People's revolts in Tunisia, Egypt, Libya, Syria, and other nations of the Middle East and North Africa were among the most inspiring events of 2011. They've toppled, or threatened, tyrants that seemed untouchable for decades. At a stroke, they've remade the history of a politically oppressed region.
"The positive development is that there is a significant political change in the Middle East, which we haven't seen in decades," says Freedom House vice president Daniel Calingaert.
But will the Arab awakening revolts lead to a spread of democracy throughout an arc of former autocracies? That's far from clear. In most of the nations involved, basic institutions – courts, law enforcement, and regulatory agencies – have been corrupted by years of strongman rule. Rebuilding governments and civil society will take years.
"In this sense the removal of a dictator represents only the beginning of the end of authoritarian governance," conclude analysts Christopher Walker and Vanessa Tucker in the Freedom House report "Countries at the Crossroads 2011."
Already some nations are making more progress than others.
Tunisia, for example, is doing relatively well. A popular uprising that began after the self-immolation of a despairing street vendor ousted President Zine el-Abidine Ben Ali last Jan. 14. In October the interim government proceeded with a vote for a constituent assembly that international observers pronounced generally free and fair.
"Tunisia had a very strong election," says Mr. Calingaert.
In contrast, Egypt's transition is incomplete. Since street protests toppled longtime autocrat Hosni Mubarak, the country's atmosphere has become more open. But Egypt's interim military leaders have yet to rescind the decades-old emergency law that legalizes censorship and suspends constitutional rights. The military has seemed reluctant to surrender power, and Egypt's streets erupted again in mid-November in what almost seemed a second national revolution.
But parliamentary elections at the end of the month went smoothly, with larger-than-expected turnout. A three-way struggle for influence seems to be taking shape: Military leaders have indicated they want to choose the new prime minister. The Muslim Brotherhood and the secular democratic movement are resisting this – each maneuvering for its own interests in the newly constituted Egyptian government. For millenniums Egypt has been dominated by a strong central state. With citizens used to big government, expectations are high that the new parliament will make progress on issues important to ordinary Egyptians, such as unemployment and high housing costs.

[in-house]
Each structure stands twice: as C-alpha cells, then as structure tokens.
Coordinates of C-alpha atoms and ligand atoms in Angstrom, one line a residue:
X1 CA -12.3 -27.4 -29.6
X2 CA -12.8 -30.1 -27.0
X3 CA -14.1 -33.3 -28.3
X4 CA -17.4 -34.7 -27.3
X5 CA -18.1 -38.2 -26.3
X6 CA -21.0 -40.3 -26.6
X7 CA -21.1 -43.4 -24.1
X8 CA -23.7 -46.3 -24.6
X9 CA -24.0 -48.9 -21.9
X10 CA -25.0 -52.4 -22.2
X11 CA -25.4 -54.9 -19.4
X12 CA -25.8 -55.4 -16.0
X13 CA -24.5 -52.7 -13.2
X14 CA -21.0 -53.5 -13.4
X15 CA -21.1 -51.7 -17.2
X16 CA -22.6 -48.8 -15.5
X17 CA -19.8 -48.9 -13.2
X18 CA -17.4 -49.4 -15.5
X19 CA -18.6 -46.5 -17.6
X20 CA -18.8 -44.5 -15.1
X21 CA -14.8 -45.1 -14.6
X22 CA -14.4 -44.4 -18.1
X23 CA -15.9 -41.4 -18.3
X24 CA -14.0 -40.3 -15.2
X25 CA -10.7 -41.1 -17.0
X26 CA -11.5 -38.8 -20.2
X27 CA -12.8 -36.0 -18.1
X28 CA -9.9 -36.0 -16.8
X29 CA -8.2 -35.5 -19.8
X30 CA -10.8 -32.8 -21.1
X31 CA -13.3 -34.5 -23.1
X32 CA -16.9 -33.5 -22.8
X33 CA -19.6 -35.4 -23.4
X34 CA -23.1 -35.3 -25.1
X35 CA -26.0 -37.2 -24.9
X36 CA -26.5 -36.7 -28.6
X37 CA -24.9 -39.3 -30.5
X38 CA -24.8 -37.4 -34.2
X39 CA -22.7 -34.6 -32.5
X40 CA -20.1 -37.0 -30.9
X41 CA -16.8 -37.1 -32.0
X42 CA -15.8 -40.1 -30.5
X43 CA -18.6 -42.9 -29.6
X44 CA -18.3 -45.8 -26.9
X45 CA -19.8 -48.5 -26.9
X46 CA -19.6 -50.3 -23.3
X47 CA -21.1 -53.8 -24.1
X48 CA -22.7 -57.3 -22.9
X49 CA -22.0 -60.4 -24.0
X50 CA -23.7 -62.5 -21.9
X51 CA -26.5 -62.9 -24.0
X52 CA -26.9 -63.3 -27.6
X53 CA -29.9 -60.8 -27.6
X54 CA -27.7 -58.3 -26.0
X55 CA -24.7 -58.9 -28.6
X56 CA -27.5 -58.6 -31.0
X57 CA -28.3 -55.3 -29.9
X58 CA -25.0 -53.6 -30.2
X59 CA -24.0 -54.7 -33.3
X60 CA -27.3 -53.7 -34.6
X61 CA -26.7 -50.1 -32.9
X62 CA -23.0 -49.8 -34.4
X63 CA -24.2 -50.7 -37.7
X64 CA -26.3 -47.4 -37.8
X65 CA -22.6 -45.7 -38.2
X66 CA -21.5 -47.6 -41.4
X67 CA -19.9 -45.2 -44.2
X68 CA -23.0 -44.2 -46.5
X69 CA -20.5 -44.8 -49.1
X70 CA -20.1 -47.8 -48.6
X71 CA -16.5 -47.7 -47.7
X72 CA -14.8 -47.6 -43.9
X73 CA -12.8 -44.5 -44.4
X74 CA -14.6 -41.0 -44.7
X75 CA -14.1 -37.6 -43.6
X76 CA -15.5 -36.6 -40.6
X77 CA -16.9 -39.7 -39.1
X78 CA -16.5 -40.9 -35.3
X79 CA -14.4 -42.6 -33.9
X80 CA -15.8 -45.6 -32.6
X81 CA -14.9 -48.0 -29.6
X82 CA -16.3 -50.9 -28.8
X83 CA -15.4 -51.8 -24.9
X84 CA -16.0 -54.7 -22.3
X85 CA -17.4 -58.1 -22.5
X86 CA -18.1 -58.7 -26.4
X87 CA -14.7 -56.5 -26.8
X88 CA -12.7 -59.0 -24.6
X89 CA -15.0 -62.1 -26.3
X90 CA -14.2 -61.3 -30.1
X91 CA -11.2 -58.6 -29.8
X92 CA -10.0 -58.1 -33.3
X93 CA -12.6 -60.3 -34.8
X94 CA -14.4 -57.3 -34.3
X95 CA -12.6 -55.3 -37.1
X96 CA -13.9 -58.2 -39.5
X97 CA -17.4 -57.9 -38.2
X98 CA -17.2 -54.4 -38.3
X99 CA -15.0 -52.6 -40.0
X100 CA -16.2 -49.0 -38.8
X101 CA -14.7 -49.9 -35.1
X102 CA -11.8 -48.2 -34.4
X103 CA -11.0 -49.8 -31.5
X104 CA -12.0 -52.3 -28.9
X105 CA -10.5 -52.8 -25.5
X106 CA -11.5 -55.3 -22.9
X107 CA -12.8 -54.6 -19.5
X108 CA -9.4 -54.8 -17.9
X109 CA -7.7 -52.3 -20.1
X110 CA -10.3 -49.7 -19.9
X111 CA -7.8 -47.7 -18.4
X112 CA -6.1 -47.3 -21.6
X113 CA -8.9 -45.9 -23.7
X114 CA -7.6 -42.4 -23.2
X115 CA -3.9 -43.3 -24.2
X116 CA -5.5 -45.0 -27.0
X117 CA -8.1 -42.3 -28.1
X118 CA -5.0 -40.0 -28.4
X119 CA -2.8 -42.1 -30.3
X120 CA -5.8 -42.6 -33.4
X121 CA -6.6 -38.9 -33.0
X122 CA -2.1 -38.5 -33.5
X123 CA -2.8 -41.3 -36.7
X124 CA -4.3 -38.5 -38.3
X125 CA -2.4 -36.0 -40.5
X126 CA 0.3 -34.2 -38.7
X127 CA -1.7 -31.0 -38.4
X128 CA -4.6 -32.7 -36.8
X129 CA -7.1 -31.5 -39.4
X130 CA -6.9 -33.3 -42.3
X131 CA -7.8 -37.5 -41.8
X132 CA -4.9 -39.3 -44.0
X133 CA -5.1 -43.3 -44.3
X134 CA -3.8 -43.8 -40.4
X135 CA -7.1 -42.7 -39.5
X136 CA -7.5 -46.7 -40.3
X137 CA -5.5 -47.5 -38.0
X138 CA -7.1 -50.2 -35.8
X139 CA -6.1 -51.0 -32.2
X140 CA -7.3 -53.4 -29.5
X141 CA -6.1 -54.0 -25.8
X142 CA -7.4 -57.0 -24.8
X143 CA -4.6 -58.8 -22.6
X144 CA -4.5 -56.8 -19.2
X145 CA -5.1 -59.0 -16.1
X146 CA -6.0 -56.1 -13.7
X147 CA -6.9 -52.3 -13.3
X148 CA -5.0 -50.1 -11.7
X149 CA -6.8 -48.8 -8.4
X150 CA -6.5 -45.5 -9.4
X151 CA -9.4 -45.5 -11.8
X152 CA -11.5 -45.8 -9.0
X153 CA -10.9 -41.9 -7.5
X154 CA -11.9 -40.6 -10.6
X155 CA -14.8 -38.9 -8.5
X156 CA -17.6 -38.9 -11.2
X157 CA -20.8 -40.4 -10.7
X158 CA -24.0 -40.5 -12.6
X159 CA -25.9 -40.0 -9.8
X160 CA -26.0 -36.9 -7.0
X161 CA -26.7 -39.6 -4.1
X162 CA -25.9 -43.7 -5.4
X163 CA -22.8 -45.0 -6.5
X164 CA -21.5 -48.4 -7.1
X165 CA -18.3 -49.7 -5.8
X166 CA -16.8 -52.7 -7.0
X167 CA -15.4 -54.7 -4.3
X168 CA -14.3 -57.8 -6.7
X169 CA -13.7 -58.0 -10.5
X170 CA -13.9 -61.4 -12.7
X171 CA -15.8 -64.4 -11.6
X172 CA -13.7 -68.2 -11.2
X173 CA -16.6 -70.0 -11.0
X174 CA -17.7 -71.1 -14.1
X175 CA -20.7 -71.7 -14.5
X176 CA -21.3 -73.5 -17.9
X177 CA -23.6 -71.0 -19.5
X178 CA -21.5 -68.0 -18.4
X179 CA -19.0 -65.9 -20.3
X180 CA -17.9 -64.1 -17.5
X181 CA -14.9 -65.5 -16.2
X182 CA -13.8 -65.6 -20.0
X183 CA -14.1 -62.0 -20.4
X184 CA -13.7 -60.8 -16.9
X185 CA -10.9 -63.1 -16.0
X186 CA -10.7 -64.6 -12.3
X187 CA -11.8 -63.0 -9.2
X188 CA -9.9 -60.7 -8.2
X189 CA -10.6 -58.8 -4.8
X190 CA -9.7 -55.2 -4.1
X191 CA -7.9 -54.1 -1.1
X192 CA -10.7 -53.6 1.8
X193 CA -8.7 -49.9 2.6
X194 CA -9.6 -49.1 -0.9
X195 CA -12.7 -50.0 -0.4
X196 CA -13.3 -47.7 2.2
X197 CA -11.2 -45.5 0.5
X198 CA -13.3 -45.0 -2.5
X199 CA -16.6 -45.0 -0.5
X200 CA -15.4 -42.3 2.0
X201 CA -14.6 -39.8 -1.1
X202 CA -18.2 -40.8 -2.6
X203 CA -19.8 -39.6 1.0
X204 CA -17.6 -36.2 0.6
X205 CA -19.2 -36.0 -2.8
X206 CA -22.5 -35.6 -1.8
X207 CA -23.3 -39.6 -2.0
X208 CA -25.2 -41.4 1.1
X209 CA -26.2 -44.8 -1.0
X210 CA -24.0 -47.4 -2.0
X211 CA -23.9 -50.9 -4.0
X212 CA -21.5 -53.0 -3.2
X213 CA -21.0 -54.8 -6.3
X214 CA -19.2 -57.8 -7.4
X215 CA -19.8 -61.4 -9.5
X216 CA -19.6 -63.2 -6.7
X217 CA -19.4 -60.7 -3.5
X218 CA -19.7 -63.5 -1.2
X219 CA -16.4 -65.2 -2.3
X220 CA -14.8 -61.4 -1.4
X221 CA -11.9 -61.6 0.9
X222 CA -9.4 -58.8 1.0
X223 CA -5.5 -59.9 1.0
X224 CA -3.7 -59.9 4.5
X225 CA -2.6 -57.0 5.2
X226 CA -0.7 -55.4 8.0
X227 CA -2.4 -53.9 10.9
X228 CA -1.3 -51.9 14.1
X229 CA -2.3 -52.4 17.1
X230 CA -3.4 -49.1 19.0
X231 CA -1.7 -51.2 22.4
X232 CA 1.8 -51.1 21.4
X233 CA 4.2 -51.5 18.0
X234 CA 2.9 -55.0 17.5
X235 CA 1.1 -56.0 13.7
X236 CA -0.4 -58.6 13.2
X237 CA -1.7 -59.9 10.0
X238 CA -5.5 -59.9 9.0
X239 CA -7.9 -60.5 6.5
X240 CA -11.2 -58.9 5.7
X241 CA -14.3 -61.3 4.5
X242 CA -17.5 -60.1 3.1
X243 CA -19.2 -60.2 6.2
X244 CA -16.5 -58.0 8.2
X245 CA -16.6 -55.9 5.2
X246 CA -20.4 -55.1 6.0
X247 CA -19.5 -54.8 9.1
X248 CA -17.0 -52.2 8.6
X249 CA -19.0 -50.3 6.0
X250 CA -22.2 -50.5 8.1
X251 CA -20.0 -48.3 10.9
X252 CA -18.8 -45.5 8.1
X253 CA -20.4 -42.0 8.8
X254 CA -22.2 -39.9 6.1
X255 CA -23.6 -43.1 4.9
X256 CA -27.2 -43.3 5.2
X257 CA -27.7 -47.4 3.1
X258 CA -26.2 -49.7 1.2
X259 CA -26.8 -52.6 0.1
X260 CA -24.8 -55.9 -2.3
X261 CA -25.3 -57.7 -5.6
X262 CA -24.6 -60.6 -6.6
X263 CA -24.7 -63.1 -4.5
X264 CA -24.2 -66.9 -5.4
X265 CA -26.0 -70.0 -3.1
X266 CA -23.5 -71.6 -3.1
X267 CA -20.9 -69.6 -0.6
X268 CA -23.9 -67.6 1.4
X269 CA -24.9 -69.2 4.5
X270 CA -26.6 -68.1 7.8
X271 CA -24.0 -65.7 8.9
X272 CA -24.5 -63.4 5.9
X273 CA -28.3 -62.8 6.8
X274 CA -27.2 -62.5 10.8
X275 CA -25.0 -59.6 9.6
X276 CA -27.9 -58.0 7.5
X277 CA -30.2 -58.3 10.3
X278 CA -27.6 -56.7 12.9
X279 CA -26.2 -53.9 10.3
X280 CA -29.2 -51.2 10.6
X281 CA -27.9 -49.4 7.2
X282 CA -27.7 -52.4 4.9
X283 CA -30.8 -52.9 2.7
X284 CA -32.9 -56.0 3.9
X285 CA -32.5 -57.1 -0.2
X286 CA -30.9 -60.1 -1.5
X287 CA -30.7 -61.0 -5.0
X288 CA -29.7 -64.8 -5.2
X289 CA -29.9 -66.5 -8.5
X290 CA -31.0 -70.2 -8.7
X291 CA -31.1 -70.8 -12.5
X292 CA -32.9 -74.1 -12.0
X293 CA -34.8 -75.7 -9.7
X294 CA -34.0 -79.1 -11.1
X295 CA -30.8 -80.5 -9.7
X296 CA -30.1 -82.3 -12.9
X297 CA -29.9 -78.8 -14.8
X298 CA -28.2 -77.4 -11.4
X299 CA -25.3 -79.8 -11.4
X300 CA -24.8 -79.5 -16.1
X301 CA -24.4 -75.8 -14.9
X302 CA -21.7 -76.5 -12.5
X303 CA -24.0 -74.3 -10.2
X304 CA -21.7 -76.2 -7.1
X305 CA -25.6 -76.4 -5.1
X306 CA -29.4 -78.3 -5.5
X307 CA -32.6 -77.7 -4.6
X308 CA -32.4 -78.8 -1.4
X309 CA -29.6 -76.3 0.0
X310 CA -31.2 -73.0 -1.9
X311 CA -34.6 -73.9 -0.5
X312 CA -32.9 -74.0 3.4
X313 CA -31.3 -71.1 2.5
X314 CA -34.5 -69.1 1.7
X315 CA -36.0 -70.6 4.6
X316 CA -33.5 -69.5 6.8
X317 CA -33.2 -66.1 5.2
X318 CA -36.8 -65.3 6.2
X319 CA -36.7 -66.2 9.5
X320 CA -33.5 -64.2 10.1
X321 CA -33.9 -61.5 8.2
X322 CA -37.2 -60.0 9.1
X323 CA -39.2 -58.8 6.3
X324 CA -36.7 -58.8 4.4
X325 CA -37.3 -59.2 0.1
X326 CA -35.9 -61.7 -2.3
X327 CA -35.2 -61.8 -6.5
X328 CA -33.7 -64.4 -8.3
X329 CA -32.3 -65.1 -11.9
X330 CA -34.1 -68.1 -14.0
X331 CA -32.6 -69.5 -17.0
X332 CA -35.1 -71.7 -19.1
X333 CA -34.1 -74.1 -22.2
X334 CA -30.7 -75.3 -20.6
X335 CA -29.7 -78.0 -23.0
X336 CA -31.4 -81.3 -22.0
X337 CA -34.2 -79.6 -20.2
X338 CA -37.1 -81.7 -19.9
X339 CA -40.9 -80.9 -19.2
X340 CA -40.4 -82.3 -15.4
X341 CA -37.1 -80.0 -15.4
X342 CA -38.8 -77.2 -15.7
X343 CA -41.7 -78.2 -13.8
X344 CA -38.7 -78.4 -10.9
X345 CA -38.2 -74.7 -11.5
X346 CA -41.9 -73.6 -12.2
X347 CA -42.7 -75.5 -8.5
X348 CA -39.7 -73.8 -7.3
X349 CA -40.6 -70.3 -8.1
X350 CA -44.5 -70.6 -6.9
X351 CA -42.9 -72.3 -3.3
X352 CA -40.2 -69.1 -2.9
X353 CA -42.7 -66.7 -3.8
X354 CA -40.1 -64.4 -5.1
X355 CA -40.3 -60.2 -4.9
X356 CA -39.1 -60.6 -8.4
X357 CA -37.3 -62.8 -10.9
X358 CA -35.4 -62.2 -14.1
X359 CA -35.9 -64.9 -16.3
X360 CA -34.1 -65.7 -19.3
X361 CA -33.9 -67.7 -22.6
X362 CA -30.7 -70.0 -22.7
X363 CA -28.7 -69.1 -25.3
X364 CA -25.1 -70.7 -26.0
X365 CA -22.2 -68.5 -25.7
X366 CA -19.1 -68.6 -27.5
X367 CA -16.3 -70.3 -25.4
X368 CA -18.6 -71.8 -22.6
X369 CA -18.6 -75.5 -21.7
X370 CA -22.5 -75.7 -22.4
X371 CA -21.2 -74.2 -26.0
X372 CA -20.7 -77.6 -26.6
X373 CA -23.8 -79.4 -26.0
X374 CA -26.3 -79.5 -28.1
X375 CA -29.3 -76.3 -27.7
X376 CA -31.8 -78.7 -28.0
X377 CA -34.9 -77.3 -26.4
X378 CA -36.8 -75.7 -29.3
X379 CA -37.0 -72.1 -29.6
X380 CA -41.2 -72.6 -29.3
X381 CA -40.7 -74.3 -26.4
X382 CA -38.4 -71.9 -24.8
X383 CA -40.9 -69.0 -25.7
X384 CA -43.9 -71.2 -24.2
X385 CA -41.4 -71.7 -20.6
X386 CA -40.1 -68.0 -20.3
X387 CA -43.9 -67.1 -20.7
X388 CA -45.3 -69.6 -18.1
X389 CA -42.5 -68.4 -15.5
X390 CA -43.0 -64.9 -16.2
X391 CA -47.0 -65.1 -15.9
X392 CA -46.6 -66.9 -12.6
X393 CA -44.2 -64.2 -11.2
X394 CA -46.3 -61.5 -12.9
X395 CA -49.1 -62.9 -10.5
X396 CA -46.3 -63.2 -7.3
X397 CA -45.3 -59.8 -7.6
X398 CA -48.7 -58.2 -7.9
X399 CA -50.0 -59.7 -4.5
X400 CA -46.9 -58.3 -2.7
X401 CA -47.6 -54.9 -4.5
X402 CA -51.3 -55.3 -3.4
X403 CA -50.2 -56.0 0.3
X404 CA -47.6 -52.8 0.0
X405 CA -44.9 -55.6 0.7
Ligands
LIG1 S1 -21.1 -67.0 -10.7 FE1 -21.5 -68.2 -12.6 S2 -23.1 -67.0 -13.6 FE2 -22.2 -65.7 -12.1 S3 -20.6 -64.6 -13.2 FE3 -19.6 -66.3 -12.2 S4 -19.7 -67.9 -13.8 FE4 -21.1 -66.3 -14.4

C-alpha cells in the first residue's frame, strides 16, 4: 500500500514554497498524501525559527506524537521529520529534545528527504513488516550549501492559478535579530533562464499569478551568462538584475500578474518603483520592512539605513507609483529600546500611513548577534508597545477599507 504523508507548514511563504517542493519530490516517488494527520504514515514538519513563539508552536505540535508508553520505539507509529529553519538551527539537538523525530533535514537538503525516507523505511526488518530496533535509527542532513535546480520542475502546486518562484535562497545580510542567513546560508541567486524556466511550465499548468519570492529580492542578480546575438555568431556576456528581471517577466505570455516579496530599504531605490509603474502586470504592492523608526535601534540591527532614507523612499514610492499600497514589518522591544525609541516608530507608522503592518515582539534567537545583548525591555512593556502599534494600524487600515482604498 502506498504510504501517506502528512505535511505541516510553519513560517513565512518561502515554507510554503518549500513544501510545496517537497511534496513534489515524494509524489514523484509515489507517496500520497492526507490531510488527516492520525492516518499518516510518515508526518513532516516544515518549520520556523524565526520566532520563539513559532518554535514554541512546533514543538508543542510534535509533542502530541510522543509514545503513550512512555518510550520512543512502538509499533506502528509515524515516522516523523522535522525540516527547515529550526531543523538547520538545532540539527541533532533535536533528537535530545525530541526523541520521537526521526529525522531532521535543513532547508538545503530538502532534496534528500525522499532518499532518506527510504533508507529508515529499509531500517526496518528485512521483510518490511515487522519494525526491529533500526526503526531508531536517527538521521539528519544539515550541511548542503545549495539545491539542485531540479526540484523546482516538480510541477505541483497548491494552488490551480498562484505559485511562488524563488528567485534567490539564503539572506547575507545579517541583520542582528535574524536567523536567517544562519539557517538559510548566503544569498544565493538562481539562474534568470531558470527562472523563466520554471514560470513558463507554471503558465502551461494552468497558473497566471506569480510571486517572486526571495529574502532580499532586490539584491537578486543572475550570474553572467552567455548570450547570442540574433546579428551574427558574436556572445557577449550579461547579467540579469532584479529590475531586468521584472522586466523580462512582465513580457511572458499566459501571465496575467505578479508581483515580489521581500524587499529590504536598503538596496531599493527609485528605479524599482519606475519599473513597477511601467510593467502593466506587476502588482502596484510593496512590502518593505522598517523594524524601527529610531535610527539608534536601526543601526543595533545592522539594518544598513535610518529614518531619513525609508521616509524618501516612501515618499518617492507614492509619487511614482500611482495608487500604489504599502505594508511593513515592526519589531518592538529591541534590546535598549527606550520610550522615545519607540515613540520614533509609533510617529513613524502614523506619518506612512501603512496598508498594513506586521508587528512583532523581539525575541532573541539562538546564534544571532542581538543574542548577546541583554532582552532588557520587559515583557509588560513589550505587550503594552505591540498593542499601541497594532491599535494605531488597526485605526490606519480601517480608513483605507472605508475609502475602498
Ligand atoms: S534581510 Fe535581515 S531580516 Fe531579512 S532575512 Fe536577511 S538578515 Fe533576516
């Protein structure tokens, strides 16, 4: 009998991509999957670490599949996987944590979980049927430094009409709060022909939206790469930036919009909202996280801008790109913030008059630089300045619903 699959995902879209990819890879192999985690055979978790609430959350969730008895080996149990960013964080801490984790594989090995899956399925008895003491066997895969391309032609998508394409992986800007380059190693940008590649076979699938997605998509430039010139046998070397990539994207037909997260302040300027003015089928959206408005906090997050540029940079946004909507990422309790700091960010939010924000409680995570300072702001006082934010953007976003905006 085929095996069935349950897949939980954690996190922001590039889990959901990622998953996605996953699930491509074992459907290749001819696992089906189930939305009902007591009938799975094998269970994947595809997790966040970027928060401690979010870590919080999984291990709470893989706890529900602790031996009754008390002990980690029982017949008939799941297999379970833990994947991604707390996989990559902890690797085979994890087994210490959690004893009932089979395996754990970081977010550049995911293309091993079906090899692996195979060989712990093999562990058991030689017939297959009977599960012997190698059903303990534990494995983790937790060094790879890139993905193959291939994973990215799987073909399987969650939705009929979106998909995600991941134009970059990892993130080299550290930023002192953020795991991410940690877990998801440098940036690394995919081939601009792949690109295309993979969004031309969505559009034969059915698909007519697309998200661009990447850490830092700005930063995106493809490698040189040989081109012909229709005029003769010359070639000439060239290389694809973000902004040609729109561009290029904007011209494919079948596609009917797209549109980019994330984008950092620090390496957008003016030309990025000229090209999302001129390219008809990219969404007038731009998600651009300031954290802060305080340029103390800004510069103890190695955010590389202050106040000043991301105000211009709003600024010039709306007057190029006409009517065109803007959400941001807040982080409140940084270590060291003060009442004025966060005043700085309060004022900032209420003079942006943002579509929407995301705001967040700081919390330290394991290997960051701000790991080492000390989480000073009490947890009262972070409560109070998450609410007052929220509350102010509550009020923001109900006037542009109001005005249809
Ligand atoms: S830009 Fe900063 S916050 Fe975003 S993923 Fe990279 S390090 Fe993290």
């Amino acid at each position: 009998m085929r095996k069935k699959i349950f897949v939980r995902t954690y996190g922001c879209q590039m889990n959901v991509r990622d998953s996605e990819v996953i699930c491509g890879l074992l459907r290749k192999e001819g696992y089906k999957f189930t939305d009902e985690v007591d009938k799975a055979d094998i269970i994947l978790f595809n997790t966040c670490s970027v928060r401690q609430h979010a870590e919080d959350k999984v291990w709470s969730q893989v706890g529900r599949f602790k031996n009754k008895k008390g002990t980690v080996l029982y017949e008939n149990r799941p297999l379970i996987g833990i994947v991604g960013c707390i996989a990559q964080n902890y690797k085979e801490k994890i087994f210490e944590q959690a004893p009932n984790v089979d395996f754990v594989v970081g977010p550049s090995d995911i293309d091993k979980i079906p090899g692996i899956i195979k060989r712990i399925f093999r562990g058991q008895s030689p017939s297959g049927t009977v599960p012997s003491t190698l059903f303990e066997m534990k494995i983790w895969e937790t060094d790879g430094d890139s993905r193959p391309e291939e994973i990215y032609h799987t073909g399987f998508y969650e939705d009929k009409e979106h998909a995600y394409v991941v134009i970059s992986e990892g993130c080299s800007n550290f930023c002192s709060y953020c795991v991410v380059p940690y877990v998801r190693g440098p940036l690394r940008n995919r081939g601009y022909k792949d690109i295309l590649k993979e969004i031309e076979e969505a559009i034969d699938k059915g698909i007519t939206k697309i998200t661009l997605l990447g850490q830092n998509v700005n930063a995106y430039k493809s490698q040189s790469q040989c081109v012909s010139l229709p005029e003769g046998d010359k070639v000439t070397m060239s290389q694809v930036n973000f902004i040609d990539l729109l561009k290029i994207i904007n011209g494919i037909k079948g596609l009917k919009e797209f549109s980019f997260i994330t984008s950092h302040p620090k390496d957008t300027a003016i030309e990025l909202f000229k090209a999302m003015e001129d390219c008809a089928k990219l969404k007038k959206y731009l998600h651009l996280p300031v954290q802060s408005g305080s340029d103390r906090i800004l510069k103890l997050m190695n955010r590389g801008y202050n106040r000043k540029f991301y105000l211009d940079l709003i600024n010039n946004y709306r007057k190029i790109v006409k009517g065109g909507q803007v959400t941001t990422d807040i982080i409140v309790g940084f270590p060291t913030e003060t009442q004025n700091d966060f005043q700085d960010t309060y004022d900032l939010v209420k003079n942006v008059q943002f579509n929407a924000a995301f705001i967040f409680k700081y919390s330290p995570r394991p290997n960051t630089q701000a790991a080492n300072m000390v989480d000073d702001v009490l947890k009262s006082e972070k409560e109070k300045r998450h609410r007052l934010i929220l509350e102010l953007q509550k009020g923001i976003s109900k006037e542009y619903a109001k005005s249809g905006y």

"The question is, can a forthcoming parliament have any form of power or influence over the leaders of the government to deliver?" said Ed Husain, senior fellow for Middle Eastern Studies at the Council on Foreign Relations, in a Nov. 29 conference call with reporters.
Libya is still recovering from the warfare that toppled and killed dictator Muammar Qaddafi. Syria continues to try to brutally repress its restive population. Yemen has been in turmoil through much of 2011, although President Ali Abdullah Saleh on Nov. 23 finally agreed to transfer power to his vice president, effectively ending his 33 years of authoritarian rule.
Whichever direction these revolutions take, the region's yearning for freedom is something that has drifted on the winds to other parts of the world.
Opportunities for democracy presented by the Arab awakening come at a time when the progress of freedom worldwide has slowed after a rapid, decades-long climb.
In 1990, 41 percent of the world's nations were electoral democracies, according to Freedom House. But in the wake of the fall of the Berlin Wall, tyrannies toppled throughout Europe and Asia. In 2006 the spread of democracy peaked, with 64 percent of the world's nations rating democratic status.
Since then, there has been some backsliding. Today, democracies account for 115 of the world's 194 nations, or 59 percent, according to Freedom House's annual report "Freedom in the World."
"The multiyear spate of backsliding is the longest of its kind since 'Freedom in the World' was first published in 1972, and threatens gains dating to the post-Cold War era in Africa, Latin America, Asia, and the former Soviet bloc," writes Arch Paddington, Freedom House vice president for research, in the organization's 2011 annual report.
In Latin America, for instance, the scourge of organized drug-related violence pushed Mexico from the category of "free" down to "partly free" in Freedom House's 2011 ratings. A similar slide occurred in Venezuela as a result of President Hugo Chávez's pushing through limitations on the rights of the press and independent political activity. But both Brazil and Colombia became freer as the former held a free and fair presidential election and bitter political polarization continued to fade in the latter.
Africa showed similar conflicting trends of decline and improvement. Ethiopia continued a slow slide downward toward oppression, for example, while Guinea held a free election as it emerged from a military dictatorship.
Overall, Freedom House finds a number of reasons for optimism about democracy's future – among them, that the global economic downturn has not triggered a reversal of democratic institutions in vulnerable countries.
"The past decade began at a high point for freedom and concluded with freedom under duress. The next decade could witness a new wave of democratic development if democracy's champions remember that freedom is more powerful – both as an idea and as the basis for practical governance – than anything its adversaries have to offer," concluded the Freedom House 2011 report.